4. How can people become more resilient, especially right now given everything people are going through?
Each of the ten books charts a different skills-set. For some, connecting with nature will be key. For some finding one’s spiritual depths. For those struggling with anxiety, most important may be learning to stay in tune with your physical being so that you can stabilise your mood and keep calm. Because each of these books are written by masters in their fields – most with 30 years or more expertise – they are like a miniature master-class for building resilience. Look, in our regular life, lots of people are too busy to meditate or begin a new daily practice. But now each of us know we need something. We know we are not up to the task. People are looking for this kind of practical wisdom. What they won’t expect is to find so much of it here, at their fingertips, in these books. Heck, I am learning from the series, practicing the techniques, dedicating myself to becoming a more resilient person.
5. What advice would you have for people who do not feel resilient or just are not resilient.
I would say, of course you don’t feel resilient! Every one of us is up against a massive wall of uncertainly. As viruses evolve along unpredictable pathways, we can’t possibly know what the next year will look like. So we all feel desperately unprepared. I can’t plan my career path for the year to come, but I can plan on becoming a more adaptable person. I can learn how to be aware of the thinking mistakes I might make that could lead me to make disastrous decisions. These are some of the skills outlined in Resilience: Adapt and Plan for the New Abnormal – which to me is the cornerstone book of the series that everyone should read. Do I feel anxious about my future? Of course! I can’t banish those feelings, but my following the advice in Resilience: Handling Anxiety, I can learn to recognise if I’m starting to spin downwards and out of control, and take corrective measures to stabilise myself.
6. What is one experience you have gone through in life where you felt like you were not resilient and what is one experience in life where you felt like you were resilient.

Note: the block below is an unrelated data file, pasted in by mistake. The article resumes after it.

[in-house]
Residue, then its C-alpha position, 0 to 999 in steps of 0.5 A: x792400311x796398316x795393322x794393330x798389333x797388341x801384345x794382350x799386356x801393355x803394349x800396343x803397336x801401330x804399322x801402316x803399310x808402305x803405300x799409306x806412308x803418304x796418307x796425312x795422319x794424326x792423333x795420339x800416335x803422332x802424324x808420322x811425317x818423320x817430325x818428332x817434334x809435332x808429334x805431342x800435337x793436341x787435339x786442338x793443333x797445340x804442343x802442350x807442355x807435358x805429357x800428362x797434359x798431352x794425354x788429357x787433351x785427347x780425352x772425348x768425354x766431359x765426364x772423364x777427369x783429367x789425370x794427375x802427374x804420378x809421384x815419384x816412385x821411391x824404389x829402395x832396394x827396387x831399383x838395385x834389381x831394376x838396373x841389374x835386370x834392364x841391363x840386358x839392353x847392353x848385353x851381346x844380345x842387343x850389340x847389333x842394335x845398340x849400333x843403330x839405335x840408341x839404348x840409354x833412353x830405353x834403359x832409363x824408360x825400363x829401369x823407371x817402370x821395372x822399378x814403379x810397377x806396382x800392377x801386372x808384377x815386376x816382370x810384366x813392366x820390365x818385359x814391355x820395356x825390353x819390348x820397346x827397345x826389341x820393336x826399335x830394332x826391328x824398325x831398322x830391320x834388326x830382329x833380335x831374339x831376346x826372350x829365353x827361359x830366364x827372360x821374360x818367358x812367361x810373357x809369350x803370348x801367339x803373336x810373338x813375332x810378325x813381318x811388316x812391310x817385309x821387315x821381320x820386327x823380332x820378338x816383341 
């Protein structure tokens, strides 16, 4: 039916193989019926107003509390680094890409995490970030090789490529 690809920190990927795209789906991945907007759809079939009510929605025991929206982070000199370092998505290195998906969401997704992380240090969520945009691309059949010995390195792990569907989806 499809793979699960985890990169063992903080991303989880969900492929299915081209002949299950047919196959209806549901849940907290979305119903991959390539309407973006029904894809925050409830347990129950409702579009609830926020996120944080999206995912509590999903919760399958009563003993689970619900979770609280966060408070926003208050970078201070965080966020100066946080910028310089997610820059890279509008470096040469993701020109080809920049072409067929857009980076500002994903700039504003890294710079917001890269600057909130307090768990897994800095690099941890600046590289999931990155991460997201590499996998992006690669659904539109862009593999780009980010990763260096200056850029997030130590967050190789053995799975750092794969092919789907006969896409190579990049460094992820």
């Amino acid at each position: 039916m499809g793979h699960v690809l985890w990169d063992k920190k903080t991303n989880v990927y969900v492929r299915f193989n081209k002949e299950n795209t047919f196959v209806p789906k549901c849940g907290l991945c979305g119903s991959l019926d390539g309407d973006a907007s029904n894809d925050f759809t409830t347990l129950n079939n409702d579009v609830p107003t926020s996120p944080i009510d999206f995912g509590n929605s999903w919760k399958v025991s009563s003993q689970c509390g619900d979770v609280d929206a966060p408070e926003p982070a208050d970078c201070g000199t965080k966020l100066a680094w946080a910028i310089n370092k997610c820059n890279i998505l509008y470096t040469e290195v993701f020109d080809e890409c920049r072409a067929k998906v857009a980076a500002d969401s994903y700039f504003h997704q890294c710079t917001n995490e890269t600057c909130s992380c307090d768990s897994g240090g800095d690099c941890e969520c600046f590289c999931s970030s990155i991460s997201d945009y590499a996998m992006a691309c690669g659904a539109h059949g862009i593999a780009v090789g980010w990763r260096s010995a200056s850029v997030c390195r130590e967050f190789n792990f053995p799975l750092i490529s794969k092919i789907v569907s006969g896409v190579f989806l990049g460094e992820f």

I can give you one experience with both sides of the resilience coin. I also run a communications training business. My partner and I teach courses to environment and development groups to be better communicators. For the past ten years, we have resisted moving any of our courses on line. This cost us some big business opportunities. But, we were ready to accept that. But, we were clear that people learned better in face-to-face workshops, and we did not want to adapt. So, that’s a lack of responsiveness to change. Then, wham, this March in the space of three weeks every one of our clients canceled their courses on us. We had zero business on our books. Our business model was basically destroyed. Who was going to come to a training program for the next year or so? We toyed with simply shutting down the company for good. Instead, we realised that our clients, too, were in crisis. All their conferences were cancelled, all their important meetings were postponed. We know they would have to move online to fulfill their mandates. And they were really bad at virtual communications. So, we stepped up. We took our deep expertise in communications and began figuring out how to apply it to on-line communications. We wrote a book, putting this new knowledge all in one place, and it has become our personal contribution to the series: Resilience: Virtually Speaking – Communicating at a Distance. We are set up now to deliver the teachings of this book in virtual workshops, and our clients are coming back to us – because we are now set up to help them become more resilient. This to me is key: finding ways to contribute to other people, on their journey to becoming more resilient.